Expectations of roles and participation
Roles of the lecturer and student
In any teaching space the role of the lecturer and student may differ. Whether it is the student or the lecturer leading the learning reflects the underlying pedagogical approach, which is why explaining the approach being adopted is as important as the technical instructions for using a tool.
There may be instances where the student is required to actively participate in a session, perhaps teaching content to other students to demonstrate their understanding or adopting the feedback role usually performed by the lecturer. The lecturer may be adopt a didactic approach to deliver new content, or facilitatory approach, for example in discussions. These roles are established within face-to-face environments implicitly. Online these need to be established, particularly where students are required to lead their own learning or there are expectations over interactions, in particular feedback.
The facility of the tool will depend upon the expectations for contribution, which is why it is helpful to establish these parameters before choosing the tool.
Example: Asynchronous discussion board
Underpinned by a social constructivist pedagogy, some distance learning programmes require students to address a particular discussion topic creating text-based posts to a discussion space. Their posts reflect their own experiences, application of theory and reflections on their understanding. They are encouraged to reflect on each other’s posts, to debate or question and through doing so are exposed to others’ understanding in order to improve their own.
This type of activity is student-focused, where knowledge is not delivered by the lecturer, but developed through social interactions. Students will need to understand that the success of the activity, and hence their learning, will be dependent upon the contributions they make. One approach to address this would be to encourage students to establish ‘ground rules’ for participation at the start of the activity. These ground rules establish expectations for participation and the lecturer will also need to add their own ground rules as to how they will contribute and provide feedback on student work.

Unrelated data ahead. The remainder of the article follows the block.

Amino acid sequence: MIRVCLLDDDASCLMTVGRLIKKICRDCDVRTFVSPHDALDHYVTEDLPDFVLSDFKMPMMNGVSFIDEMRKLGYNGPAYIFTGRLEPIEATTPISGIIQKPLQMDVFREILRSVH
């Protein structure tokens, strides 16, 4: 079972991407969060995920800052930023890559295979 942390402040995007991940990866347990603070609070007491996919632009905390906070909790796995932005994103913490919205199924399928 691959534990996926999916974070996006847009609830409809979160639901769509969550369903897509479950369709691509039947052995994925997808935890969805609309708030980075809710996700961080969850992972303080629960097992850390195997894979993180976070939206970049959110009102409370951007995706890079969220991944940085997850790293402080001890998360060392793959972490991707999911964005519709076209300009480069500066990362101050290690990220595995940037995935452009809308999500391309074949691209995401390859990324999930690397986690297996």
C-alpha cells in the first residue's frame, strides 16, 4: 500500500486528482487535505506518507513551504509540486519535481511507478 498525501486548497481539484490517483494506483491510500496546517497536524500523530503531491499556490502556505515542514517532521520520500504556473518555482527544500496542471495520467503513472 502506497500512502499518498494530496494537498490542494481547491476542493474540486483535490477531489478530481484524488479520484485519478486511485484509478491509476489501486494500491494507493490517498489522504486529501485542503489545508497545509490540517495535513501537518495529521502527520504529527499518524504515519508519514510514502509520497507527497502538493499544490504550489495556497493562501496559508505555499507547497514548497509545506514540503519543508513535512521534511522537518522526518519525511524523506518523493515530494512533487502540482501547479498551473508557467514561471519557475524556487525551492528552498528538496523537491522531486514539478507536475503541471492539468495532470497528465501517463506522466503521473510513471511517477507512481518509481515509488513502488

Expectations can be set by the lecturer, or as described above, collectively agreed by students for longer term activities. By setting clear parameters for engagement, students become aware of the value of the activity through the way both lecturer and students are expected to contribute. At this stage in your learning design implementation, consider both expectations for students and staff:
Expectation checklist for students
- What to contribute (quantity, quality, how is this assessed/measured)
- Where to contribute
- When to contribute (deadline for each stage, e.g. initial contribution, reply, summary)
Expectation checklist for staff
- When contributions will be looked at (the cut-off point for student contribution)
- When feedback will be provided (this may be feedback or some other form of lecturer activity)
- Where and in what form the feedback will be provided (this could be in the face-to-face session, e.g. summary of discussion, addressing common misconceptions)
The instructions do not have to be extensive, as the following example shows.
Example: Expectation setting for a discussion activity
[Discussion topic, objective of the discussion, article and structured questions to consider would go here]
Make an initial post to the discussion board by Tuesday 23 June, identifying the key issue from the article you are exploring and justifying or challenging the point made. Then, respond to at least two people by Tuesday 30 June, providing an example from your own practice in support of or contrary to the issue highlighted.
Your seminar leader will review your contributions on Tuesday 30 June and the in-class discussion topic will focus upon selected similarities and differences between different practitioners.
Continuing the Seminar Discussion
Facilitating students’ ongoing discussion and reflection using blogs or discussion boards.
Student engagement and communication through discussion boards
Discussion boards as a “democratic” approach to communication.
Dr Mark Coles, Biology
View Case Study
Discussion and debate to encourage critical evaluation
Departments of Biology, Archaeology and Health Sciences
View Case Study